Despite political and economic uncertainty, the global M&A market remained resilient in 2019. Will the market hold in 2020? And what trends can we expect the see in transactions across different regions and sectors? A complex array of factors influenced the M&A market over the last twelve months and will continue to do so. With US elections looming in November, and the finer details of Brexit still to be worked out, 2020 promises to be as unpredictable as 2019. Levels of private equity investment remained high in 2019, and there’s no reason to believe that PE firms will lose their appetite for investment. However, the rate of cross‐border deals has slowed globally and will continue to do so, with the US market in particular, turning inward. Two trends that defined the M&A market in 2019 will undoubtedly continue into 2020. Firstly, the drive to build scale will continue to drive the M&A sector in 2020. Secondly, tech will continue to be a popular investment choice in 2020, creating new opportunities for M&A. As companies work to keep pace with technological change, many will opt to merge with or acquire tech firms, rather than develop new technologies in‐house. The coronavirus outbreak has made global headlines in recent weeks and may likely affect investor confidence, as the implications of the outbreak are weighing heavily on global supply chains. Besides factors influencing the global market, what kind of M&A trends can we expect to see across regions in 2020? Our Transaction Advisory team shares their expectations by region, as we take a closer look at local and sector specific trends.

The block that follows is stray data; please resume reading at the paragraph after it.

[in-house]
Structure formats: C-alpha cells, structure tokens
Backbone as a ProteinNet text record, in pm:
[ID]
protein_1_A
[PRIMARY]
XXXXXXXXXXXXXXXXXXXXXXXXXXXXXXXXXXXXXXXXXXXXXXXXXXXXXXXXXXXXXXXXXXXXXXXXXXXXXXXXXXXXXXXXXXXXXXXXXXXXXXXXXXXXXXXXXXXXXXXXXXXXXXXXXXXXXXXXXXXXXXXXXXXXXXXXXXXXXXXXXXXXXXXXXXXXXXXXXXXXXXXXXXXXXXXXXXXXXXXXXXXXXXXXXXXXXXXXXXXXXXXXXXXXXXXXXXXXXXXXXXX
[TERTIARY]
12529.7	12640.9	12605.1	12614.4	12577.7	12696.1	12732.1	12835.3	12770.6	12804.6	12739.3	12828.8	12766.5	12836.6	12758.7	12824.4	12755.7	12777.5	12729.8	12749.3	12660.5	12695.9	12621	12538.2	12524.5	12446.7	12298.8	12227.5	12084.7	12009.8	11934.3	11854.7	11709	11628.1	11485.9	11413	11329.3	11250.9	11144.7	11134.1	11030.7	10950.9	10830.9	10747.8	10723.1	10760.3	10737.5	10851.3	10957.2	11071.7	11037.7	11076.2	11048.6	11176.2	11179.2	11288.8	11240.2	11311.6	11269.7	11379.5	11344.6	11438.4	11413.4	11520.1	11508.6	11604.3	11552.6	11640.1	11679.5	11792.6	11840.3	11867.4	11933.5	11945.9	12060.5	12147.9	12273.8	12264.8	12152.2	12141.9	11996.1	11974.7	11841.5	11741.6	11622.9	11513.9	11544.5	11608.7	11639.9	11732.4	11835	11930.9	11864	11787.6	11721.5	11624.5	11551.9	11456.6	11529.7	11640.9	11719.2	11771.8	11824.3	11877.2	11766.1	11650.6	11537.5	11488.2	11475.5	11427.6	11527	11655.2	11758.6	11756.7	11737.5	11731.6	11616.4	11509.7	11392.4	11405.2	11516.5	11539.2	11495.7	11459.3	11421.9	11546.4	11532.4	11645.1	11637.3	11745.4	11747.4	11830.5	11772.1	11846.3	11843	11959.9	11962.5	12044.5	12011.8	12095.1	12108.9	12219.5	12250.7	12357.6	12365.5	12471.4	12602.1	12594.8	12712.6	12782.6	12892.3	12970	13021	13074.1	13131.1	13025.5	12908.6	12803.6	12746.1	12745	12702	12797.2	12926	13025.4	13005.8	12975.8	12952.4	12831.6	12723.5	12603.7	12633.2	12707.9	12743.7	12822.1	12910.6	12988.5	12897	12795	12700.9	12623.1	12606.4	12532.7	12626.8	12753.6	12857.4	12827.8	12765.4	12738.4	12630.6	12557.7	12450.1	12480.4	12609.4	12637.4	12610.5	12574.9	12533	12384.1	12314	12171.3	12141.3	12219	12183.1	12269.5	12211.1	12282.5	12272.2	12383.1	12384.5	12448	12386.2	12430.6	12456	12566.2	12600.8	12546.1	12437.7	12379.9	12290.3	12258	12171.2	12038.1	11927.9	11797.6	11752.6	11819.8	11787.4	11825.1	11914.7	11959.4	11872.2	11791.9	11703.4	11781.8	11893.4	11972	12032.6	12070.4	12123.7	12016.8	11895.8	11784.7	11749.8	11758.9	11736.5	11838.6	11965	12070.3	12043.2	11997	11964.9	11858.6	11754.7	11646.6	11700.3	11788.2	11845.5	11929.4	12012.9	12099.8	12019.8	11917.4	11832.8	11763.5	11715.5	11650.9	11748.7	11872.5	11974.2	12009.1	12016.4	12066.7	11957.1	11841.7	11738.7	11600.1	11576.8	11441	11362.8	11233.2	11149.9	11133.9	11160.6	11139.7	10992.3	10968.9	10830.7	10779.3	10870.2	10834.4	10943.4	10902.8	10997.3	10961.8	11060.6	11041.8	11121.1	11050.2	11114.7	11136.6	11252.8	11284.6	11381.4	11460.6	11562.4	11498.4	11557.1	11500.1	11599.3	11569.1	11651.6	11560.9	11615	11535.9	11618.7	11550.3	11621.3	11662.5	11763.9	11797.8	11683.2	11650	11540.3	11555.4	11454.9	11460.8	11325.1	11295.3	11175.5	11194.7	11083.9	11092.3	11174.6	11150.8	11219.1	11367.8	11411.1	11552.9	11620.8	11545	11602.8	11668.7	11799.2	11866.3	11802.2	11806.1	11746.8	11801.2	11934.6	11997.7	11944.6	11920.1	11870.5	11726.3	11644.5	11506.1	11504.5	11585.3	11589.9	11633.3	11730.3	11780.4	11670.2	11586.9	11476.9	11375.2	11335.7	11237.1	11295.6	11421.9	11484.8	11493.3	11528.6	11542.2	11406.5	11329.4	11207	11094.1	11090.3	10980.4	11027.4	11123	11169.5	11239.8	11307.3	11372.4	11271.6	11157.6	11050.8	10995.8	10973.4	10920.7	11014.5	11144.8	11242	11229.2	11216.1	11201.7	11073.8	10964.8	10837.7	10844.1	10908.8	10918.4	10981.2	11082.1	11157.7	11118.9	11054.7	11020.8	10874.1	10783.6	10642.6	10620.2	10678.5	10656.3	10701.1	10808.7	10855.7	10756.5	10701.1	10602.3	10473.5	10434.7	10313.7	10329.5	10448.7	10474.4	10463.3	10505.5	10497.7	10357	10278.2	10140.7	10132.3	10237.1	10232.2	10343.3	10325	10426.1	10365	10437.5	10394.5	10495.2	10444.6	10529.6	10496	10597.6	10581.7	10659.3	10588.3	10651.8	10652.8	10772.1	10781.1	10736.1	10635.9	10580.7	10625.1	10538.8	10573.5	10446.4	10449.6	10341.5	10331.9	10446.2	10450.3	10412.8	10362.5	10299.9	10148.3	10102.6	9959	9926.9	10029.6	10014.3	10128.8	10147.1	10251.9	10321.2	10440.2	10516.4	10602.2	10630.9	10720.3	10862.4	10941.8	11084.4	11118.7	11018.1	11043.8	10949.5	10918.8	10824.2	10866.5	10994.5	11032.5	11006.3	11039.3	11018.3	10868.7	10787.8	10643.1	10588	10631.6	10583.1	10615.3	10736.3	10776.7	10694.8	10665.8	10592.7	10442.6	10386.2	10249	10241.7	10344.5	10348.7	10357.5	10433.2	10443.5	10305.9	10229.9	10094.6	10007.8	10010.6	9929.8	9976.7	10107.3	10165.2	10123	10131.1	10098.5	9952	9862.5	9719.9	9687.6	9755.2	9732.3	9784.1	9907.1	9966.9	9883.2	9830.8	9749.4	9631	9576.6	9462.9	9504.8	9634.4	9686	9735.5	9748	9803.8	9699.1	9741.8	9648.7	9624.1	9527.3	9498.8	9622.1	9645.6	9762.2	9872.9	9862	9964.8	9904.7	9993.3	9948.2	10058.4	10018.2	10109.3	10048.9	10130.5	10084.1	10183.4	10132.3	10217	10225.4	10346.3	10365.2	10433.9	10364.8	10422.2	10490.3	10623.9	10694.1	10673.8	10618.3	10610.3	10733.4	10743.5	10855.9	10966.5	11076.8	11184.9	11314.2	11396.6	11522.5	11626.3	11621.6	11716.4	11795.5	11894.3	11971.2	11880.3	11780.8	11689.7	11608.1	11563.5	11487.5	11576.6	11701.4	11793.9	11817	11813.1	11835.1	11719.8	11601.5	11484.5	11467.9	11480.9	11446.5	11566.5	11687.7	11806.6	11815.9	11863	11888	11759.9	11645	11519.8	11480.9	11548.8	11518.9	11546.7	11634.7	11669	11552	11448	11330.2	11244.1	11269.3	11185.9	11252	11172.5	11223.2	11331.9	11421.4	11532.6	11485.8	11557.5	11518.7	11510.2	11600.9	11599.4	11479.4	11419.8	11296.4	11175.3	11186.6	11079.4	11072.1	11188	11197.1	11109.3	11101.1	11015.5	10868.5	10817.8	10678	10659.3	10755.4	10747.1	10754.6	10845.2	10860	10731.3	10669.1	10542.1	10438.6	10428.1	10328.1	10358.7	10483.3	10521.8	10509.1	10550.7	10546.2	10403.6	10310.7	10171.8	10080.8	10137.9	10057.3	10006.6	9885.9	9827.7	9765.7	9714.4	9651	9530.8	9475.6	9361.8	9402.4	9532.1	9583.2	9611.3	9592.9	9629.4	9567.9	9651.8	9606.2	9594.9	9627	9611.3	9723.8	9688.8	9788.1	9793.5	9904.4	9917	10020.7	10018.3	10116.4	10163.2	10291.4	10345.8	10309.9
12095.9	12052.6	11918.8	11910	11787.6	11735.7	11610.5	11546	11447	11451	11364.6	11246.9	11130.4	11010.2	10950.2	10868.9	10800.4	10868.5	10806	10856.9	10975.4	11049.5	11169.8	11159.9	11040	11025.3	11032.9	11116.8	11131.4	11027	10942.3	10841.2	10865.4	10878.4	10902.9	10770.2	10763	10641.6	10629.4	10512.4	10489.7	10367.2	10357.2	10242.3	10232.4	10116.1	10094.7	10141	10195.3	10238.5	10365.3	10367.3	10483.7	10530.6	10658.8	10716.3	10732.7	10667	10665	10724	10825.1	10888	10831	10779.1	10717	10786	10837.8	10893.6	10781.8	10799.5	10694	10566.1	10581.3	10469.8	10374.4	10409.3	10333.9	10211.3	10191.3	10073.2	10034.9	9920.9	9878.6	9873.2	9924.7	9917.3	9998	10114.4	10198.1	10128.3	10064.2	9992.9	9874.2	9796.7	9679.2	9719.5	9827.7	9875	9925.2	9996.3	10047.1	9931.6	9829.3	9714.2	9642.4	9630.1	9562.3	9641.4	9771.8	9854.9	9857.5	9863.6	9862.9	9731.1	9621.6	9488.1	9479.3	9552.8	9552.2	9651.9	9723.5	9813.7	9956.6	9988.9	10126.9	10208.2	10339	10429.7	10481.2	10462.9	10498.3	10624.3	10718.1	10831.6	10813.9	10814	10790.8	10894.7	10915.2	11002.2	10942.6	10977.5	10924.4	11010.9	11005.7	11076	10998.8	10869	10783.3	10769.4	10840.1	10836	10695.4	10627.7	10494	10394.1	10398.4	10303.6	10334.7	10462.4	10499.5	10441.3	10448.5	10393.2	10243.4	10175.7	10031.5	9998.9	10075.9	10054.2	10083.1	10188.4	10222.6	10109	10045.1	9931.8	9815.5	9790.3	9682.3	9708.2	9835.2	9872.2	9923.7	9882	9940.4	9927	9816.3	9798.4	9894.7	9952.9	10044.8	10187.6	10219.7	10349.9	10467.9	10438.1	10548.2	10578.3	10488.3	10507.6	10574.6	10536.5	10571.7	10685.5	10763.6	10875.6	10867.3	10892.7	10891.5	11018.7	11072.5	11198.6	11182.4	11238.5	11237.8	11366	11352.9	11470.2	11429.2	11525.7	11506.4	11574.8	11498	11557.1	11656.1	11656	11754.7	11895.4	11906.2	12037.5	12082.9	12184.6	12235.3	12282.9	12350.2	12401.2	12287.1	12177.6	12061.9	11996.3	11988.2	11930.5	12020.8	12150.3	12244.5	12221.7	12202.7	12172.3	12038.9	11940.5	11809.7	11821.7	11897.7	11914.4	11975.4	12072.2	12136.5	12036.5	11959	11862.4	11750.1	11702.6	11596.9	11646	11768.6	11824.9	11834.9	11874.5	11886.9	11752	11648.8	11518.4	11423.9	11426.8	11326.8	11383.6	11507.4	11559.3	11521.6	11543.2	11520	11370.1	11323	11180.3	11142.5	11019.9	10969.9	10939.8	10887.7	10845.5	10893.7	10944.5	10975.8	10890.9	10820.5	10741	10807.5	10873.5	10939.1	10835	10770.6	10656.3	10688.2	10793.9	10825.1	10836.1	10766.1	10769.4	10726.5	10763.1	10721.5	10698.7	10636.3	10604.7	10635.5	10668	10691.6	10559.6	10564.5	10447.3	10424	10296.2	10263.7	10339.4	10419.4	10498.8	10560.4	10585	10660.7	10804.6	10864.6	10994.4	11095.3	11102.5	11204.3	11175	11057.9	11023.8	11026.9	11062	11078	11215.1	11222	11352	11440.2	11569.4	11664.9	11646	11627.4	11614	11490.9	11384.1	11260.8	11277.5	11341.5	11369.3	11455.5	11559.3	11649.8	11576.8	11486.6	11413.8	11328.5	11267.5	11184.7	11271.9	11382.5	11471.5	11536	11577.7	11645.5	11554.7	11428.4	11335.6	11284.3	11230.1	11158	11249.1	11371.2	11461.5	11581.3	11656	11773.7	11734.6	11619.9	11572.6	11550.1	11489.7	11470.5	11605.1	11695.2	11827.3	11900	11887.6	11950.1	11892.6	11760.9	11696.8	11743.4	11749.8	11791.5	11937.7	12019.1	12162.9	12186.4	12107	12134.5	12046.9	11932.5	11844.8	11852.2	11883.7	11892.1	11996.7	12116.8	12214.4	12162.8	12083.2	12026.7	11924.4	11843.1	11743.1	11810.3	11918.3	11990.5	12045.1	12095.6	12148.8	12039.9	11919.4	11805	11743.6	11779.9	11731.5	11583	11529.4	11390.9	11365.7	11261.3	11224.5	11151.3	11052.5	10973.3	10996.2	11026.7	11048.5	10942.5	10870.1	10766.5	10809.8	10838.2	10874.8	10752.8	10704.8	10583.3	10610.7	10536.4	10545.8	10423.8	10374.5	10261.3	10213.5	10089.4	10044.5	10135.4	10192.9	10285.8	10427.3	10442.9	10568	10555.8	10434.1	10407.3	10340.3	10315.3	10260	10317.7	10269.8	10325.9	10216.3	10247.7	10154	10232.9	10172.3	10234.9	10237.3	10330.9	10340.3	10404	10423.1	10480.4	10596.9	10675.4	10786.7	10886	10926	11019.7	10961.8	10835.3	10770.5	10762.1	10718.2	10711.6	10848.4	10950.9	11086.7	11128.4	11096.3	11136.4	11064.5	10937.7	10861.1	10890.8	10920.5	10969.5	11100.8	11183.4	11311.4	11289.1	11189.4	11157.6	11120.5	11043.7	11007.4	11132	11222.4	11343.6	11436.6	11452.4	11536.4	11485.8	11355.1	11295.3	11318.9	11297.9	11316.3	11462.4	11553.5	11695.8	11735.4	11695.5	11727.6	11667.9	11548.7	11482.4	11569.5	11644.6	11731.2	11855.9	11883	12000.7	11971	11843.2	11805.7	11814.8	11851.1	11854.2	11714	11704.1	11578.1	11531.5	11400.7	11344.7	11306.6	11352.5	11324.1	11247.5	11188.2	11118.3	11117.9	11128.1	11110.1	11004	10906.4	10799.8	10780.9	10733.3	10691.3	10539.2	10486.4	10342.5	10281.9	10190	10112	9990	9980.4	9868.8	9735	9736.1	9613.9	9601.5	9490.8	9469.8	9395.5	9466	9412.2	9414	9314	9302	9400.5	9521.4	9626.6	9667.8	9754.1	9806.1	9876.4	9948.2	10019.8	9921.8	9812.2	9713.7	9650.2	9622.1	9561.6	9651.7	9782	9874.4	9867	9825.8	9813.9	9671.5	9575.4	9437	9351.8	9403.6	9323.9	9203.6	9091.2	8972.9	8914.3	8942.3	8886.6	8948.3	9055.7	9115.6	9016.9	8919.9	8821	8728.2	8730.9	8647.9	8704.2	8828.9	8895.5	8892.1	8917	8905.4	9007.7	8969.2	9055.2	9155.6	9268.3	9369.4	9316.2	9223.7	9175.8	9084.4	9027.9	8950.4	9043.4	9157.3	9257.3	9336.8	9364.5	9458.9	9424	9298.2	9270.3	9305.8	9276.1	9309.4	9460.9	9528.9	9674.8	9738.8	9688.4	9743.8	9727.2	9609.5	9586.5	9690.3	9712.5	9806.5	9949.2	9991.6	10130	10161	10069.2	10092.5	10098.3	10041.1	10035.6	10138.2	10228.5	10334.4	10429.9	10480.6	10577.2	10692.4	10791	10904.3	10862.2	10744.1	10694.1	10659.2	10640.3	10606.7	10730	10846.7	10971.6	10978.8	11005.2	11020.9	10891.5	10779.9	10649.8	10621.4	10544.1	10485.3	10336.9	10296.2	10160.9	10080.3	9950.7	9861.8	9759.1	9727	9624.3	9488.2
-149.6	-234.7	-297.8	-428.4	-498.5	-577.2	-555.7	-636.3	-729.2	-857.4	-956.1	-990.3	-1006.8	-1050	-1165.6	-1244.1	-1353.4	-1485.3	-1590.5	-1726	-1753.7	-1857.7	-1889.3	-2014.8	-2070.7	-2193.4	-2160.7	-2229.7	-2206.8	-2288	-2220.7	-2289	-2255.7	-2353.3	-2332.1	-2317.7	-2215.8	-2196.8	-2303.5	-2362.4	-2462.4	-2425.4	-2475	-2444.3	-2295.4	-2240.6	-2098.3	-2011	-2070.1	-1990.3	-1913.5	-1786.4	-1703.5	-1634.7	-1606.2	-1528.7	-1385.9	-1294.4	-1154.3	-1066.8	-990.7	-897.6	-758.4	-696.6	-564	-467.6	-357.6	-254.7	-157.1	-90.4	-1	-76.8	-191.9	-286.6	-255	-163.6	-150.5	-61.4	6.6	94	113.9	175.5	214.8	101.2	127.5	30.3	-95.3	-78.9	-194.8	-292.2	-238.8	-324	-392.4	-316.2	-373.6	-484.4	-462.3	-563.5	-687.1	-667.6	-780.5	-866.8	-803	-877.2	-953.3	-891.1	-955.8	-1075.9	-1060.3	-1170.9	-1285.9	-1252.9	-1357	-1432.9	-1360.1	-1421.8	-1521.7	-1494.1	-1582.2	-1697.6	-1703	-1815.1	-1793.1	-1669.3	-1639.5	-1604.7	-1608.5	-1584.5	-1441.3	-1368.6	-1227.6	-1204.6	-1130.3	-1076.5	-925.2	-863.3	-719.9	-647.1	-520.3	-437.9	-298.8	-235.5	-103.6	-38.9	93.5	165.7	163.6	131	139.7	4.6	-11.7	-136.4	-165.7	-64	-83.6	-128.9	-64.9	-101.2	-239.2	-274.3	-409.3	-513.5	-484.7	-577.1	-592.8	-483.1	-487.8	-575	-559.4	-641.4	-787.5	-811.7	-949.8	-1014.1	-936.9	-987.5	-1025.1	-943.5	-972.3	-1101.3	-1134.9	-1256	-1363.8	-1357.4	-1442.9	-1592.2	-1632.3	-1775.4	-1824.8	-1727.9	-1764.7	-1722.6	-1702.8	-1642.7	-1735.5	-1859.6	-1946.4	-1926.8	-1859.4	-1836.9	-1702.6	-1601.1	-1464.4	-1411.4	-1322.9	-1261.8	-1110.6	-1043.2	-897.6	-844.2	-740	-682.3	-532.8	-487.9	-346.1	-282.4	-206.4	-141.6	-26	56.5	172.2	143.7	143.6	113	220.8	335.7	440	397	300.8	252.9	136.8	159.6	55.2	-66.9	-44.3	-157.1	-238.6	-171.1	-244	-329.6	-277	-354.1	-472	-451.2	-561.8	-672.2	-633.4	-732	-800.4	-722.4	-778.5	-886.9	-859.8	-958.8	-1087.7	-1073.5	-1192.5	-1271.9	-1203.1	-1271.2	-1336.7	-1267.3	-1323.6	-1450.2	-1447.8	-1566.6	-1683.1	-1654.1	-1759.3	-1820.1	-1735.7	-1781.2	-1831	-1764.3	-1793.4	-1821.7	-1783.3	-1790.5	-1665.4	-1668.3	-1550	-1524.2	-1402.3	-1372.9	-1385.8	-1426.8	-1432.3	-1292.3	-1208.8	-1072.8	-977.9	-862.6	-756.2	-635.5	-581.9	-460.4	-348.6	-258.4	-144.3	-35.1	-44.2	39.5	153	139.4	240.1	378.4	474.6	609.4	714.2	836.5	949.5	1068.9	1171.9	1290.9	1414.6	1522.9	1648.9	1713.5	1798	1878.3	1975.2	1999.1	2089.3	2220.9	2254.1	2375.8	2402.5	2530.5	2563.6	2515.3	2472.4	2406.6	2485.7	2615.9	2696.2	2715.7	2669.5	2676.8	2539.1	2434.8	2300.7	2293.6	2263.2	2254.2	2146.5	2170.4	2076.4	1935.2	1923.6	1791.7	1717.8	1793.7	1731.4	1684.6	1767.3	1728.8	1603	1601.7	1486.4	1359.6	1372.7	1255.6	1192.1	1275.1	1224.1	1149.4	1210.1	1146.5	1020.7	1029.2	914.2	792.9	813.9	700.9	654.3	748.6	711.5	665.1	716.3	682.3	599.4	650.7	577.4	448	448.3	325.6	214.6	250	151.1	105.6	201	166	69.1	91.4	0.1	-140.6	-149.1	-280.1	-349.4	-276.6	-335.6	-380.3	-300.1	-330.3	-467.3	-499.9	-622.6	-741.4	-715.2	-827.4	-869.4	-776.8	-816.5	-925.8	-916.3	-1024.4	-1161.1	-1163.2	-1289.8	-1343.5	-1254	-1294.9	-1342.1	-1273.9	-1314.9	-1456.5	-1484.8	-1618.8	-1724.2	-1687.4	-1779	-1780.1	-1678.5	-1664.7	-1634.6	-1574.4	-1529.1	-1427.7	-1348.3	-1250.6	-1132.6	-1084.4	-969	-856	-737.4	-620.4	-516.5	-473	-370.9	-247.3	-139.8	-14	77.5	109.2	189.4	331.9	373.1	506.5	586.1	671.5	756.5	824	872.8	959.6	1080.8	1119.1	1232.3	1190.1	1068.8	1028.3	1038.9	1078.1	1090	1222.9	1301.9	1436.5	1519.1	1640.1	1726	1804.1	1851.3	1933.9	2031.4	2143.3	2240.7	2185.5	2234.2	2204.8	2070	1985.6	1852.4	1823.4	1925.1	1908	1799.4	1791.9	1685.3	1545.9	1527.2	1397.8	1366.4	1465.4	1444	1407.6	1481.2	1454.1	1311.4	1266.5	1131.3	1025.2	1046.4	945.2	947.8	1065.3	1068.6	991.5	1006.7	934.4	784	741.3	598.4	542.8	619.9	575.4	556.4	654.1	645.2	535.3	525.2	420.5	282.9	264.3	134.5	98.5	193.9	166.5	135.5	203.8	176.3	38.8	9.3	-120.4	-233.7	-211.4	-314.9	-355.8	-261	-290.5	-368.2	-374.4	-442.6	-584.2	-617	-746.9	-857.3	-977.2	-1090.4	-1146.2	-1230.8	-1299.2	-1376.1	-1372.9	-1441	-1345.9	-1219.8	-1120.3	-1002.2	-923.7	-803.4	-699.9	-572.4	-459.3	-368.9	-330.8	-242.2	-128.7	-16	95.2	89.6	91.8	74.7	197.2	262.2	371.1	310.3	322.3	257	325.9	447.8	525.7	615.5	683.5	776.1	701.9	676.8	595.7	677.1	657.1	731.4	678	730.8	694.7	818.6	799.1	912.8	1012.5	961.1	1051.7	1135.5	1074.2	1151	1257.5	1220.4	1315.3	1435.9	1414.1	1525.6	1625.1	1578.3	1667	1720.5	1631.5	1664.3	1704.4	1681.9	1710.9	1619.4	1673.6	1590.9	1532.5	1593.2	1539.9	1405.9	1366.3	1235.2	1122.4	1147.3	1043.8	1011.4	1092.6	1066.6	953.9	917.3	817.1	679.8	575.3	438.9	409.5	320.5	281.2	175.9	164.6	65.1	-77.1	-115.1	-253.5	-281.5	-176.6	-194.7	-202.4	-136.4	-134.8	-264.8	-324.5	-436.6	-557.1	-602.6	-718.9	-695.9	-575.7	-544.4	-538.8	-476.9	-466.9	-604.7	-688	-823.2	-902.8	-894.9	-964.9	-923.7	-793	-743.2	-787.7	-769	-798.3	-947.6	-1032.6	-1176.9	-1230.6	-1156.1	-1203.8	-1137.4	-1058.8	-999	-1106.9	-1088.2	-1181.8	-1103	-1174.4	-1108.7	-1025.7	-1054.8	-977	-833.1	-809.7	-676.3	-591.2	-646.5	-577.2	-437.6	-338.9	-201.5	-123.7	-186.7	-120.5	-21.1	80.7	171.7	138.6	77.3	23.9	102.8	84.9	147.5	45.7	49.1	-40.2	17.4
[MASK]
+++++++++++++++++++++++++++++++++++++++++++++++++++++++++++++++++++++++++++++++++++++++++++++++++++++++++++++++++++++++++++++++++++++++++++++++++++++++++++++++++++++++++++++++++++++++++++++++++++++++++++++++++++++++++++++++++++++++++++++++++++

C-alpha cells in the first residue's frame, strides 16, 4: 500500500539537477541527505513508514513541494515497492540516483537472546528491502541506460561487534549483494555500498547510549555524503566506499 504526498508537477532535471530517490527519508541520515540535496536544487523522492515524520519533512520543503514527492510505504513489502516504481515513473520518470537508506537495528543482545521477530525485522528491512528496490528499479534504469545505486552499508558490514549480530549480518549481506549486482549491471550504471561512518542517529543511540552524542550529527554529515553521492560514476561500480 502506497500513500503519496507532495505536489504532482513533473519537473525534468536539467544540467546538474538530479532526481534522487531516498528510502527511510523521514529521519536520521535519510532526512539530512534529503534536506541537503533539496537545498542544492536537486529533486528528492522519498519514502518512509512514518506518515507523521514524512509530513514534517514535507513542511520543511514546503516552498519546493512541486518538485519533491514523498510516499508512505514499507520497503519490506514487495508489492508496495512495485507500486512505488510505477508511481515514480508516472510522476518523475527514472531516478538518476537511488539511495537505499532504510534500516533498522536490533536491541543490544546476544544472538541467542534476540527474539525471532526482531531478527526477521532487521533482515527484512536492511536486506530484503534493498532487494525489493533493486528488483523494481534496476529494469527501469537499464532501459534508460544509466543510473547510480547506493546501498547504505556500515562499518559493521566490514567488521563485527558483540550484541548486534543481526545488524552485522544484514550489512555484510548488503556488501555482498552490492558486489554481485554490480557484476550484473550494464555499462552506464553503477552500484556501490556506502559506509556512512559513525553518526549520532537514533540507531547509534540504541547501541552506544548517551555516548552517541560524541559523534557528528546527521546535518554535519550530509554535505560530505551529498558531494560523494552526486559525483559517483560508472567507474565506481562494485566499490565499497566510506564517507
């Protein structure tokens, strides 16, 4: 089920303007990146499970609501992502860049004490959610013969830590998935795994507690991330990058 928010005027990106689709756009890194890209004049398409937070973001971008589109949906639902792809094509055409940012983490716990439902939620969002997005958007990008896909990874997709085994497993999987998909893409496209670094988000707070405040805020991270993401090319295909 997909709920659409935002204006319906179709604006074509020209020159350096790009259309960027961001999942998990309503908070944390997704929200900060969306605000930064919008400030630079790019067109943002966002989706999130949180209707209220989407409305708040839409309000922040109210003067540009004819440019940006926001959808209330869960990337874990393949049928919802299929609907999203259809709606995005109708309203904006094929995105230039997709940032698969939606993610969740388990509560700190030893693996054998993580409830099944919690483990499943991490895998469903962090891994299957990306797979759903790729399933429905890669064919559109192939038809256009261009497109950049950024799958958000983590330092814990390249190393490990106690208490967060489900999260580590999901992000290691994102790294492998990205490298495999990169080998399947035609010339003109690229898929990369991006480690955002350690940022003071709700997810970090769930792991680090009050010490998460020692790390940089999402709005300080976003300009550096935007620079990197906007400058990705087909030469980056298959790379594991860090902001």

The North American M&A market remained strong in 2019. Deal valuations held steady and public companies and private equity investors remained aggressive in their pursuit of high‐quality private companies aligned with their strategic and investment objectives. Favourable borrowing conditions from lenders continued, with debt utilisation still high but falling slightly in Q3. The industrial, manufacturing and software sectors all performed well. Companies with less exposure to tariffs or the economic cycle have been particularly attractive to private equity buyers. There was also some pullback in construction and oil & gas activity in the second half of 2019. Despite a new trade deal between the USA and China, concerns related to the trade conflict are expected to continue in 2020. This year also sees a US Presidential election which will likely result in some tentative investing during the second half of the calendar year as the race intensifies. Capital still remains relatively cheap and attainable. The yield curve has reversed in recent months, and there is no longer a sense that a recession in the USA is inevitable. Increasingly there are more independent sponsors and family offices entering the market. Smaller investors have the advantage of being more nimble and are generally able to take control of an investment indefinitely. Anant Patel, Global Transactions Advisory Leader: “Typically, I would have expected more companies to try to close end of 2019 or Q1 2020, as often an election year is a bit of a pause button due to the uncertainty it brings. However, there seems to be less of a concern this time around. There doesn’t seem to be any slippage or shortage of interest in the M&A market. Where I thought 2020 would be a softer year, and it may still prove to be correct, so far it doesn’t appear to be the case as I speak to others in the sector. In Q4 of 2019 we did see an increased level and depth of due diligence on transactions by the buyers. This does suggest that buyers who appear still be have a large appetite to close deals are spending more time to ensure they are comfortable with the acquisitions” While the European economy is weakening, in North America tax cuts – and a relatively strong US economy – strengthened the 2019 deals market. While Brexit has yet to have much impact on the North American markets, we would expect there to be continued unease regarding cross‐border deals involving North American companies interested in transactions involving entities in the United Kingdom.Click here to learn more.